Building Mobile Apps With Angular or Vue.js and NativeScript {N}

More and more Java developers have been coming into contact with front-end development in recent years. For this group of developers, it is only a small step to switch to mobile app development with NativeScript. In this post, we try to clarify the possibilities of native and hybrid app development using NativeScript.
What Is NativeScript {N}?
{N} is an open source framework (under the Apache 2 license) to build native iOS and Android apps, using TypeScript and Angular. {N} is a different technology than the hybrid frameworks, such as Ionic and Phonegap. {N} is a runtime, not a web technology. Your app will not run as a mini website in a WebView and is therefore more efficient. With {N} you have direct access to all the Native APIs of your device.


FormBuilder in Angular 6

As a follow-up to my “New Application Journey" article, I wanted to focus on how FormBuilder in Angular improves the process of form-based aspects of your application, while introducing some reactive programming concepts along the way.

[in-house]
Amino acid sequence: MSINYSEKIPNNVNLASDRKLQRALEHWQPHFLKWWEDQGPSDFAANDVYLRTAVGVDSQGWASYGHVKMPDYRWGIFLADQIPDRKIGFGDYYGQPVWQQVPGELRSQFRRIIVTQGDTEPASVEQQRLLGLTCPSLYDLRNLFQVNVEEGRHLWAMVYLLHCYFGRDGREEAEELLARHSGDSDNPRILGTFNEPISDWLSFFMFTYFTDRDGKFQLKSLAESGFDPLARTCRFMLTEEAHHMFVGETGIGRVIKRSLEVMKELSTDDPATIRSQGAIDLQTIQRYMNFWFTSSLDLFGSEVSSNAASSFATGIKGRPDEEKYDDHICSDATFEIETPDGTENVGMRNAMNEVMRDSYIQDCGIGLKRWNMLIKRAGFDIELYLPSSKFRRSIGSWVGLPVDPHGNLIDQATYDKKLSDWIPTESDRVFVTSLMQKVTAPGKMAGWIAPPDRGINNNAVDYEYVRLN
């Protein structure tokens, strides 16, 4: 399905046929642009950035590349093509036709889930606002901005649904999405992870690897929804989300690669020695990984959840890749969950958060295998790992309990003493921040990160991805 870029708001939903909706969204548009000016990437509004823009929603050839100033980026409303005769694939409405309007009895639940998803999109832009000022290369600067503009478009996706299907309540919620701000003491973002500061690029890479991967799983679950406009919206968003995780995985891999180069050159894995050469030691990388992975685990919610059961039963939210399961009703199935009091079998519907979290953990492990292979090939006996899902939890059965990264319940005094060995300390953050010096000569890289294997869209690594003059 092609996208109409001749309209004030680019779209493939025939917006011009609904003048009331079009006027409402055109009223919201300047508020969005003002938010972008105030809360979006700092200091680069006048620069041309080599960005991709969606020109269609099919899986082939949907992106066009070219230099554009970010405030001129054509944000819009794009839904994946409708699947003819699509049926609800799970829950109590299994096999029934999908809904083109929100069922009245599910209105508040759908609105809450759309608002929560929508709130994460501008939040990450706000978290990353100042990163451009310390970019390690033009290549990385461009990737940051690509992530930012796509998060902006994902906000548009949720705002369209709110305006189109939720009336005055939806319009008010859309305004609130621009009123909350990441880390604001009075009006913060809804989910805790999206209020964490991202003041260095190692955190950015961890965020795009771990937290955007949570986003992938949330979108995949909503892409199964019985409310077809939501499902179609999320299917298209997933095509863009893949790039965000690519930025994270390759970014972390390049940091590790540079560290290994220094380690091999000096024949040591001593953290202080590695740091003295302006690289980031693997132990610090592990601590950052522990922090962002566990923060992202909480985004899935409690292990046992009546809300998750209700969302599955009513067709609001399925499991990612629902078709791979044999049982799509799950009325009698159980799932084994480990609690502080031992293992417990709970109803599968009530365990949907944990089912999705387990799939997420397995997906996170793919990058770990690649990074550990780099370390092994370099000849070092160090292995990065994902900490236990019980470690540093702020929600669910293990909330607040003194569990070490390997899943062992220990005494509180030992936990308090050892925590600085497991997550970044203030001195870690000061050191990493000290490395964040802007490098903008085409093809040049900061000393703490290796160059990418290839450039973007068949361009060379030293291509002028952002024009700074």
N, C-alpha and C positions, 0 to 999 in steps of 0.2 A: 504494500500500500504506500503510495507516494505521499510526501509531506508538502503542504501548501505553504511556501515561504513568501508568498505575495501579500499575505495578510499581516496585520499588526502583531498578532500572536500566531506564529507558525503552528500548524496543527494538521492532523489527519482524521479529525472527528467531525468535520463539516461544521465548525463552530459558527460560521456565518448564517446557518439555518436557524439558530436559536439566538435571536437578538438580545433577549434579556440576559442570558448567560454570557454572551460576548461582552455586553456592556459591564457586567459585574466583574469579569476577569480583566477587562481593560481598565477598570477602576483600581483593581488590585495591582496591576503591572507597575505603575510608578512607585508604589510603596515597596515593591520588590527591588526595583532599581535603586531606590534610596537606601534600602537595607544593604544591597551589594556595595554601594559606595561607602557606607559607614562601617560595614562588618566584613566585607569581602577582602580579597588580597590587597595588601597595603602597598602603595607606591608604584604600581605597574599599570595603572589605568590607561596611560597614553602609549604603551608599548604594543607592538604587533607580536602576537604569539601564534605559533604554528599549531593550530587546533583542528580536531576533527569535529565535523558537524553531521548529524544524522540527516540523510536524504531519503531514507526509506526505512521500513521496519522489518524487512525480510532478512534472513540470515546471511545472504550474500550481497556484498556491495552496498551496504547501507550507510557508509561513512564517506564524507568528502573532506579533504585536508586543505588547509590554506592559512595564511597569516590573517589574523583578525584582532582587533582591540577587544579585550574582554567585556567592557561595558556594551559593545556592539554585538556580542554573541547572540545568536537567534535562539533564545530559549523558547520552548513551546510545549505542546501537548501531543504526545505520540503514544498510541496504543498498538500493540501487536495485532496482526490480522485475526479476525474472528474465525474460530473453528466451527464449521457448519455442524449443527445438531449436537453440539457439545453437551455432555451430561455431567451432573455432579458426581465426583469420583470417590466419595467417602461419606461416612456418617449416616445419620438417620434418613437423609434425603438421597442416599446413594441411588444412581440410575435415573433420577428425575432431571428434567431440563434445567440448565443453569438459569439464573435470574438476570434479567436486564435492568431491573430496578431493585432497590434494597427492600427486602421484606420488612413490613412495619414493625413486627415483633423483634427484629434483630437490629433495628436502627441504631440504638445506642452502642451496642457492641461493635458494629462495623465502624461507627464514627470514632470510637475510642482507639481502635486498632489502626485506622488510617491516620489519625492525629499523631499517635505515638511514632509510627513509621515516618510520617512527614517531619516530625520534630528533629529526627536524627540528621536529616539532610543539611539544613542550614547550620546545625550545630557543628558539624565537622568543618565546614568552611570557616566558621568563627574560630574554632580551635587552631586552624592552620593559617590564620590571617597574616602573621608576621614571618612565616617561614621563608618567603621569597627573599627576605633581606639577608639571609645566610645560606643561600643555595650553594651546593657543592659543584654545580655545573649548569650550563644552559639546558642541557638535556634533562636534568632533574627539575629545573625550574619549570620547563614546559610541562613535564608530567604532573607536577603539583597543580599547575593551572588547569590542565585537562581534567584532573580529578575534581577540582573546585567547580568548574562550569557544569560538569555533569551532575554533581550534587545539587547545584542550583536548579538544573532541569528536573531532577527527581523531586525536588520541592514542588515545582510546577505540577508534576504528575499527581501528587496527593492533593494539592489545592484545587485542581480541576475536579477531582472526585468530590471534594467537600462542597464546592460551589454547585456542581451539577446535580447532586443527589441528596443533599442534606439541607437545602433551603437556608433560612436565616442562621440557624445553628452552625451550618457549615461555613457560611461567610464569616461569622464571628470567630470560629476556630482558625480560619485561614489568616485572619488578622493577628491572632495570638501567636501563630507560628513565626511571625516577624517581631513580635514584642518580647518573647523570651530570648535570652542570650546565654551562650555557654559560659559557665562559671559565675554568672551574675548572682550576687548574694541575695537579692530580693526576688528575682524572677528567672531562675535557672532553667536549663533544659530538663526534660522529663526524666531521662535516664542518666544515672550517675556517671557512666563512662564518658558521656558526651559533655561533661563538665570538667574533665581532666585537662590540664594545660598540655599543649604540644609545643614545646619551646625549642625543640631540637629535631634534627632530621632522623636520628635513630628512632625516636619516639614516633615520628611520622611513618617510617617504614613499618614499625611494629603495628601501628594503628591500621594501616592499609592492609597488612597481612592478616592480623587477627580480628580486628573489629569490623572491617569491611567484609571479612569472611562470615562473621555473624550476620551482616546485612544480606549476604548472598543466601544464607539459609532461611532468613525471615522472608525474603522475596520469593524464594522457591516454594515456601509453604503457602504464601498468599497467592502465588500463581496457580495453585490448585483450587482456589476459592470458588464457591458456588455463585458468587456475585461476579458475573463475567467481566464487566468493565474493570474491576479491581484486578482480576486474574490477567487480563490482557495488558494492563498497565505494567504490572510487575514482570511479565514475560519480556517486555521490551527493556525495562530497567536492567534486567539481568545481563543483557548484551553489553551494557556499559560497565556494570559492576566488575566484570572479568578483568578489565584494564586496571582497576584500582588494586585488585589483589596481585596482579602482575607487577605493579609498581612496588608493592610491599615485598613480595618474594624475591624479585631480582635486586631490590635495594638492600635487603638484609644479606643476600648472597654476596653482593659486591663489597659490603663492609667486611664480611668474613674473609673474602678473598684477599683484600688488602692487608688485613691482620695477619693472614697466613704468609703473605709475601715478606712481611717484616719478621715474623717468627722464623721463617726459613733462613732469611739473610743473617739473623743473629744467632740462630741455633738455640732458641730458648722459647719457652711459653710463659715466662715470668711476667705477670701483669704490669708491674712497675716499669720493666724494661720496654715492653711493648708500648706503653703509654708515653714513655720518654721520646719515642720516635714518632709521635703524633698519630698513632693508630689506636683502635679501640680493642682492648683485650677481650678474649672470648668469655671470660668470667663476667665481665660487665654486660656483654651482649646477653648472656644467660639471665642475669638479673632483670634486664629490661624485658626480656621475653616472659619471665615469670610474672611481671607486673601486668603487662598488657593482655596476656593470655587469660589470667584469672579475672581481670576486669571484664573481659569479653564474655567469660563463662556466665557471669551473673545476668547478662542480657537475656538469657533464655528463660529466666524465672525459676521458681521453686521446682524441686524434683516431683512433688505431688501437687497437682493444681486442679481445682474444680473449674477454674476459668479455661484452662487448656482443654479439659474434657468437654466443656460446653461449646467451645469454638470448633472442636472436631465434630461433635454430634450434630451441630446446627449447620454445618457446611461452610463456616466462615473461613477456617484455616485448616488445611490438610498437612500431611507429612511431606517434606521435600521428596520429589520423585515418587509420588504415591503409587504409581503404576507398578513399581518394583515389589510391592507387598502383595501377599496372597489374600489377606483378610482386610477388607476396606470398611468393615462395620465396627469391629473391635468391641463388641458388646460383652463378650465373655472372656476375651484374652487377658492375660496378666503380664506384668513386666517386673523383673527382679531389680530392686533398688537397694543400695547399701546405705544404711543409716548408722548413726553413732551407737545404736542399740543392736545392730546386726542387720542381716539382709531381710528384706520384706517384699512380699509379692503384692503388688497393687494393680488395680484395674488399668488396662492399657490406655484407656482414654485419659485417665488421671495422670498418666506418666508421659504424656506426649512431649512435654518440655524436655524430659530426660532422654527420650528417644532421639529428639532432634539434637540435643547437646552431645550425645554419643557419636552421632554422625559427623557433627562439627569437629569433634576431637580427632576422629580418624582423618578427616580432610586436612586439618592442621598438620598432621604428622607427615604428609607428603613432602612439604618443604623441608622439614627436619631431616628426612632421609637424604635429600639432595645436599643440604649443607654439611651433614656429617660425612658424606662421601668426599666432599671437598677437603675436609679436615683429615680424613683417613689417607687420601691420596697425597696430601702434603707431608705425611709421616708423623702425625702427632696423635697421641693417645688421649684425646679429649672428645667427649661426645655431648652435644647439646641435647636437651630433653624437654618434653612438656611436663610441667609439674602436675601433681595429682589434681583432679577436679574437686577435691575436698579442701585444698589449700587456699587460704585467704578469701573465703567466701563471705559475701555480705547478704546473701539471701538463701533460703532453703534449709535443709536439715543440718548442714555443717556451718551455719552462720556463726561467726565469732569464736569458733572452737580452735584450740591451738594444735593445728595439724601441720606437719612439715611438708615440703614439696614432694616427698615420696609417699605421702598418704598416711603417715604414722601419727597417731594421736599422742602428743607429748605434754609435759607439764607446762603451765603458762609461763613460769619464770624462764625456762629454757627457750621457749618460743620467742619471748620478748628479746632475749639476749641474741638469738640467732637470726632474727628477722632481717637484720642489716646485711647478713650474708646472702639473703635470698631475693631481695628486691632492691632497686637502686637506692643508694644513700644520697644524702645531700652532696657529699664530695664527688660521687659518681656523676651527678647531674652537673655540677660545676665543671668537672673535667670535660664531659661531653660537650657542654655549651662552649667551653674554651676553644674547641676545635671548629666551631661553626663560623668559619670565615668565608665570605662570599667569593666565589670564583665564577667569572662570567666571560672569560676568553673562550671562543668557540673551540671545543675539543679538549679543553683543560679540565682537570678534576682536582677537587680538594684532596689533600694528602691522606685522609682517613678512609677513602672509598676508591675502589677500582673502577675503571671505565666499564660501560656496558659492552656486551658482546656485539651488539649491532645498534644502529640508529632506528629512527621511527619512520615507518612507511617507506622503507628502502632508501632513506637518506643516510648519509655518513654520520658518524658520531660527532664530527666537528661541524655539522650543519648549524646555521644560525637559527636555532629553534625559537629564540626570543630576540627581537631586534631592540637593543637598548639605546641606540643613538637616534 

As a TL;DR (too long, didn’t read) to the original article, I wasn’t happy with the application my mother-in-law was using for her very small business in the southeast section of the United States. So, I used her business needs to create a new application from scratch using Angular, MySQL, and the AWS environment. Since the application had a few forms to introduce, I was dreading the dated process I have been using — going all the way back to my introduction to AngularJS back in 2013.


Best JS Frameworks to Build Your Next Application

The first thing people notice about your application is its visual appeal. Most users tend to associate interface design with the credibility and professional competence of your company. That’s why choosing the right front-end technology plays a crucial role in your business growth.
Investing in user experience brings huge competitive advantages and great financial results. However, before counting up future income, you should decide which platform will be the foundation of your success. How long do technologies last?


Okta: A Nice Solution… Even for Small Apps

As a follow-up to my “New Application Journey" article, I wanted to focus on how Okta provides an easy-to-use and easy-to-configure option — even for non-enterprise-scale applications.
As a TL;DR (too long, didn’t read) to the original article, I wasn’t happy with the application my mother-in-law was using for her very small business in the southeast section of the United States. So, I used her business needs to create a new application from scratch using Angular, MySQL, and the AWS environment. However, I needed to have some layer of security, since I didn’t want someone who happened to uncover the URL to her application to gain unauthorized access.